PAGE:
“What would you do if you weren’t afraid?”
Interesting question, right? Some might say inspiring. This post is a little different than my usual. I know things have been kind of slow lately, and my excuse for it is because I’ve been busy with some longer works and personal projects. And if I’m being honest, I’ve had this weird fear with writing lately. So between that and the fact it is now Halloween season, I am researching fear. This is basically a dump of stuff, so you all can see how my mind approaches a topic. Apologies up front for the following not making sense.
1. a distressing emotion aroused by impending danger, evil, pain, etc., whether the threat is real or imagined; the feeling or condition of being afraid.
2. concern or anxiety; solicitude.
3. reverential awe, especially toward God: the fear of God.
4. something that causes feelings of dread or apprehension; something a person is afraid of.
5. anticipation of the possibility that something unpleasant will occur:
Care should be taken to distinguish between two different uses of this word. The “fear of the Lord” is frequently spoken of as part of man’s duty (Ps. 111:10; Eccl. 12:13; Isa. 11:2–3; Luke 1:50); it is also described as “godly fear” (Heb. 12:28). In such passages fear is equivalent to reverence, awe, worship, and is therefore an essential part of the attitude of mind in which we ought to stand toward the All-holy God. On the other hand fear is spoken of as something unworthy of a child of God, something that “perfect love casteth out” (1 Jn. 4:18). The first effect of Adam’s sin was that he was afraid (Gen. 3:10). Sin destroys that feeling of confidence God’s child should feel in a loving Father and produces instead a feeling of shame and guilt. Ever since the Fall God has been teaching men not to fear, but with penitence to ask forgiveness in full confidence of receiving it.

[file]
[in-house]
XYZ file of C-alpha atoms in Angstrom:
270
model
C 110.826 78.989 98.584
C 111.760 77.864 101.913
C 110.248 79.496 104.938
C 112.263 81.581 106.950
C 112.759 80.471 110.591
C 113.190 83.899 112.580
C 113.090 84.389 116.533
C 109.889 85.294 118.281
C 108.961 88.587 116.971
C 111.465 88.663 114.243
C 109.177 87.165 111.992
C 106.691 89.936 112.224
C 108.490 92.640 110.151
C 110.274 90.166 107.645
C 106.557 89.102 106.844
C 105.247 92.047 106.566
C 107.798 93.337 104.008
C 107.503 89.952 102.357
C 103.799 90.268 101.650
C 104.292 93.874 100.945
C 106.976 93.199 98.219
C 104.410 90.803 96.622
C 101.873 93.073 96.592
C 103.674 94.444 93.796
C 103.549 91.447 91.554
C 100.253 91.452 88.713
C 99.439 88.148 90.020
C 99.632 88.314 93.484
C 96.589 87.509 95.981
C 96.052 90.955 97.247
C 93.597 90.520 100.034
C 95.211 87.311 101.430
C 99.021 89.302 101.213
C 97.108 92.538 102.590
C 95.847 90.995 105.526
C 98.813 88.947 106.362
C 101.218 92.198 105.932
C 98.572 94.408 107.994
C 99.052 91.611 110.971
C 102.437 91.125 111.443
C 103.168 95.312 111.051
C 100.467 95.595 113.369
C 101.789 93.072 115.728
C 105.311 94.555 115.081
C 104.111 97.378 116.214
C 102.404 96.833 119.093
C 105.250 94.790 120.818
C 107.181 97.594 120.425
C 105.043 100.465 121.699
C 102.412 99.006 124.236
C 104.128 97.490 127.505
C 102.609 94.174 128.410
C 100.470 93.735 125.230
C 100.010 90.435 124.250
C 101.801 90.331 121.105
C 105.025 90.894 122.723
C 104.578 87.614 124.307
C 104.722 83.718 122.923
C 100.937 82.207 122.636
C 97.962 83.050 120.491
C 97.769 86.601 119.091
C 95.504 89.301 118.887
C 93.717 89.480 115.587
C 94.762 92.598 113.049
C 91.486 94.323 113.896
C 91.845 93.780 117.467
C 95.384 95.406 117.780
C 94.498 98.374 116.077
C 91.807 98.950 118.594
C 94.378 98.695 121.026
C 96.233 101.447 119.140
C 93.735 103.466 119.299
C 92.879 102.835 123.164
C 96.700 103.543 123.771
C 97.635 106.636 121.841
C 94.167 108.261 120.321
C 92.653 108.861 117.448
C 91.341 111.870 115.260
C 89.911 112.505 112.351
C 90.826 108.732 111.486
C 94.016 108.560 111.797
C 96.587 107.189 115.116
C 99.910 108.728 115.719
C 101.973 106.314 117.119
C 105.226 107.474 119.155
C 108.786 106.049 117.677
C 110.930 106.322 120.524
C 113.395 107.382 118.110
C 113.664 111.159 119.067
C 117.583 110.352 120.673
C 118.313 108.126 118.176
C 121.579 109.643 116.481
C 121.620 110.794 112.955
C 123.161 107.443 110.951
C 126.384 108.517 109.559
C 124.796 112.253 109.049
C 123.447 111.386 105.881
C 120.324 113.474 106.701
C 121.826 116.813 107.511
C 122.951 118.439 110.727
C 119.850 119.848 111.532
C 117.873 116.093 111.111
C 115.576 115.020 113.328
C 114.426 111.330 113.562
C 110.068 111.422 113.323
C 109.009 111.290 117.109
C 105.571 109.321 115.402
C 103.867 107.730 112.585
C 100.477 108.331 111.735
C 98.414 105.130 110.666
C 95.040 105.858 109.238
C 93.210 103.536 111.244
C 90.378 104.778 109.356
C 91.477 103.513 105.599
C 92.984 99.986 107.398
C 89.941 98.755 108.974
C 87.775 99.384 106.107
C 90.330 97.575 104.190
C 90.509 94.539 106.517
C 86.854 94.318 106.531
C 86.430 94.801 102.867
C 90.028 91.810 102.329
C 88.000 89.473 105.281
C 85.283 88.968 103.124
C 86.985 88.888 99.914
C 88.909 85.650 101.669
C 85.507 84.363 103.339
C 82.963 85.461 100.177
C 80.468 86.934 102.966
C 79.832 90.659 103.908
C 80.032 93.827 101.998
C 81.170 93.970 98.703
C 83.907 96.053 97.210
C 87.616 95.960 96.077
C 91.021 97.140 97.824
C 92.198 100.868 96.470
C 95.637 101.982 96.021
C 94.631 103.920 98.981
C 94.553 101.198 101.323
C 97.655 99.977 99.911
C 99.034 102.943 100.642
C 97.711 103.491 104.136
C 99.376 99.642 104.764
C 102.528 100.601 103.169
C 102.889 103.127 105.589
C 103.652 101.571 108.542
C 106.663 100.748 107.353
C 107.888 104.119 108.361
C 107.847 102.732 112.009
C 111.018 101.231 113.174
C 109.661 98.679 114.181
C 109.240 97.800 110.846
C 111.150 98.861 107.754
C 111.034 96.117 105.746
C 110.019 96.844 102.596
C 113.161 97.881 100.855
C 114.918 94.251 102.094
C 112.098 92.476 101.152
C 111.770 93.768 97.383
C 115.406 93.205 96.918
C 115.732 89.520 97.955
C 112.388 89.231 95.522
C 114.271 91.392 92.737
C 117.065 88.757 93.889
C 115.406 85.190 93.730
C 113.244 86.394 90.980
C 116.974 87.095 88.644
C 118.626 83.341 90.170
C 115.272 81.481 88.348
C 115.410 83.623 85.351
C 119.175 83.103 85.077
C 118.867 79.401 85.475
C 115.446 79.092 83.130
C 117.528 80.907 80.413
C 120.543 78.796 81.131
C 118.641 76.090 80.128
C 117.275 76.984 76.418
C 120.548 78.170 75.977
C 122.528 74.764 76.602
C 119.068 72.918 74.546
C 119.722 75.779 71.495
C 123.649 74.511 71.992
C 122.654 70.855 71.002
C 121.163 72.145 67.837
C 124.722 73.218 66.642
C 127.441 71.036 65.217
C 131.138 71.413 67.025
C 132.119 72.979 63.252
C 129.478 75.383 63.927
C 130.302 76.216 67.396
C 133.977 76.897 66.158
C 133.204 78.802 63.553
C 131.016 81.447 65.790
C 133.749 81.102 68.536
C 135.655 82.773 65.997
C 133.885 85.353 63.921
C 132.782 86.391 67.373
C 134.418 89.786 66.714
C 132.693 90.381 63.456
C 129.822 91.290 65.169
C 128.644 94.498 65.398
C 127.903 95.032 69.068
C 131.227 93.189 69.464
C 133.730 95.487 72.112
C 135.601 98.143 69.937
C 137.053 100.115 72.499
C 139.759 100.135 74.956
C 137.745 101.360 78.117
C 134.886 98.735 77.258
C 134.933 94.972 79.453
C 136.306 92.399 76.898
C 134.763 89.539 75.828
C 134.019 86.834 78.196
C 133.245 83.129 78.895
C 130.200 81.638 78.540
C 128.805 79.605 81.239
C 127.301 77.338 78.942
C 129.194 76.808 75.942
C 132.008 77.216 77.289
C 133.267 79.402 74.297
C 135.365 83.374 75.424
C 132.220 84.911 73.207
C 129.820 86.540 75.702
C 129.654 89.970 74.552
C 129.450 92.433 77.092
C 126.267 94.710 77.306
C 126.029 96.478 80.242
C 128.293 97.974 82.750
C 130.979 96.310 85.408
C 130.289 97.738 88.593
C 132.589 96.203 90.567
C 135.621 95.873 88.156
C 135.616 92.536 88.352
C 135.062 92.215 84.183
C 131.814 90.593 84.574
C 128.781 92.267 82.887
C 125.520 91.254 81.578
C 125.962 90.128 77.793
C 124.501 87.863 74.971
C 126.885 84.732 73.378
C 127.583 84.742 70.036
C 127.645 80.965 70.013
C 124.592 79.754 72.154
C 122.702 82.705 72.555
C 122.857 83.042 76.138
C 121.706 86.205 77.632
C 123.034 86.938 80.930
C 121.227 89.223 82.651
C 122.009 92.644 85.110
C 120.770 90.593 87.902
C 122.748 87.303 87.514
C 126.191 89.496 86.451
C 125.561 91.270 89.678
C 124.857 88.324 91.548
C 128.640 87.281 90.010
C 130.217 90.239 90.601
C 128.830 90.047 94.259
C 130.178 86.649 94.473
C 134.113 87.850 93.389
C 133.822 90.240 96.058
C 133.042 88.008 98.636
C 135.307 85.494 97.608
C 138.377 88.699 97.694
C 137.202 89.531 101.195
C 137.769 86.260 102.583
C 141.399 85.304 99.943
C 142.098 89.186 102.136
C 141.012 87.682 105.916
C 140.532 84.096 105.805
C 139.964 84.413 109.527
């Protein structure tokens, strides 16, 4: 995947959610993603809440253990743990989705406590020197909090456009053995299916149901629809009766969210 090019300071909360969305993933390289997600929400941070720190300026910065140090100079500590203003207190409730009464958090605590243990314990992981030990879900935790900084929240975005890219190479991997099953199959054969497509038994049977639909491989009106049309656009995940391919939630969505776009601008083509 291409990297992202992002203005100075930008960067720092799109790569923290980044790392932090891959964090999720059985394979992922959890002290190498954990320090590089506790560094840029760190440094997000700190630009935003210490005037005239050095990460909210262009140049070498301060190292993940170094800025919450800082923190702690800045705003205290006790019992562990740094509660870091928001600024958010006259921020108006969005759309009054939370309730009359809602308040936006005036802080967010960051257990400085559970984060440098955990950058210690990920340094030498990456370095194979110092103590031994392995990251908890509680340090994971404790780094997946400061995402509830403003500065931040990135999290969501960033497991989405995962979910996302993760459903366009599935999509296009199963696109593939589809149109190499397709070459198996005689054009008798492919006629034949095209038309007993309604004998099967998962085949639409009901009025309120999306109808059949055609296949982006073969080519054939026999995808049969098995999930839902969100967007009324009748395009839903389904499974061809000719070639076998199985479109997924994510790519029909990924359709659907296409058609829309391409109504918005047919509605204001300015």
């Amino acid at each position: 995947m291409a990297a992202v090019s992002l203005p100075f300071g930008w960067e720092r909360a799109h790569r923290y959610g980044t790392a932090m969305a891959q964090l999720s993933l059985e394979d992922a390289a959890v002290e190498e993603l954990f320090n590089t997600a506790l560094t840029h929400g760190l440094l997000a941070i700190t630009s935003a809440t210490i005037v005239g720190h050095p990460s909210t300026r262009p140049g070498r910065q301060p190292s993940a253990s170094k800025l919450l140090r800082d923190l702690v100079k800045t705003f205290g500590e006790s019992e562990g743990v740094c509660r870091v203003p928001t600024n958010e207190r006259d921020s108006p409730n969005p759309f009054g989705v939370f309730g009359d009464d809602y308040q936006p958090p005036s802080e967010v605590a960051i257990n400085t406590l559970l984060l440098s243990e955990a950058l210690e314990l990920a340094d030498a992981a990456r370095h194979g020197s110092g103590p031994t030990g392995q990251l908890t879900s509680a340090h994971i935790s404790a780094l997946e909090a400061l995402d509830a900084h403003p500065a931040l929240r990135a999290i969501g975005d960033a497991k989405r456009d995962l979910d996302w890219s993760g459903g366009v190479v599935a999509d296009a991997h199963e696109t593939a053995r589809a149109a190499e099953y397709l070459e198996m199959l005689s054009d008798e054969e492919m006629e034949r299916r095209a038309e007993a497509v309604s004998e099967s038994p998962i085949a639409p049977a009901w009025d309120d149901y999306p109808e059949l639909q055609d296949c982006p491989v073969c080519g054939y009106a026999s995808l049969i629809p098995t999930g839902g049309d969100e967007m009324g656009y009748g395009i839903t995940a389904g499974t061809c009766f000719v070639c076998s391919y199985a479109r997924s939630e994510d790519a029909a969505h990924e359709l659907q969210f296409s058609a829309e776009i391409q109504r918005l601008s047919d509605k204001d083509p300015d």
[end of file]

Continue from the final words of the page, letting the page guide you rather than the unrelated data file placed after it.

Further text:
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1. a persistent, irrational fear of a specific object, activity, or situation that leads to a compelling desire to avoid it.
There have been debates over what qualifies as a “rational” fear versus an “irrational” one. But I don’t know if any fear is really rational. Having a knowledge of what is dangerous, and a desire to avoid those things, is common sense, not fear.
Breakfast at Tiffany’s with Audrey Hepburn is one of my all time favorite movies. It’s a movie about fear, but it is not a horror movie. It is about where we find ourselves when we let our fear rule our lives. On the surface, the story follows two prostitutes who fall in love. But really, the focus is on a girl afraid of commitment trapping her soul.
I think we watch it for some of the same reasons we would watch a horror film. The reason we inflict scary images on ourselves. I saw this post once about how fear of certain things is engrained on the human psyche over the ages. And how the reason we view certain physical attributes (pale sickly face, long sharp teeth, black eyes, etc) as frightening or monstrous could be because of some creature from the past, fought off by the human race. Intriguing and kind of creepy idea. But I think the thrill of scary movies stems from making an effort to discern the difference between what’s real and what’s fake. Even if that means sleeping with the lights on while we figure it out.
If you know me as a writer, you know I write a “good” amount of death scenes (I’m not sure if “many” is the same as “good”, but I’m going with it.) A psychiatrist would probably assume I have some deep emotional and psychological scars left from a troubled childhood. Yeah, I don’t think that’s it. I promise I’m not a murderer either. I don’t actually know why I always seem to lead my characters to their graves, it just sort of happens most of the time. But sometimes, I do it to make a point. To show what happens when you treat your life like it was penned by Shakespeare, when he was in a particularly angsty mood. If you live your life like a tragedy, you will die some awful death of self-pity. It is a rule of the genre.
If you skip out on an opportunity because you are afraid it won’t work out, then you are guaranteed it will not work out.
Fear is in the mind, fear cannot be trusted, fear is a liar, fear stops us from finding truth and pursing dreams. Fear is not of God. Fear and faith cannot exist together. Every person feels fear at some time or another. But overcoming it can really define not only a person, but a life.
Elder Bednar gave a talk on this subject I really enjoyed. Find that here.
So there is my train of thought. As it passes by, I have one question for you:
What would you do if you weren’t afraid?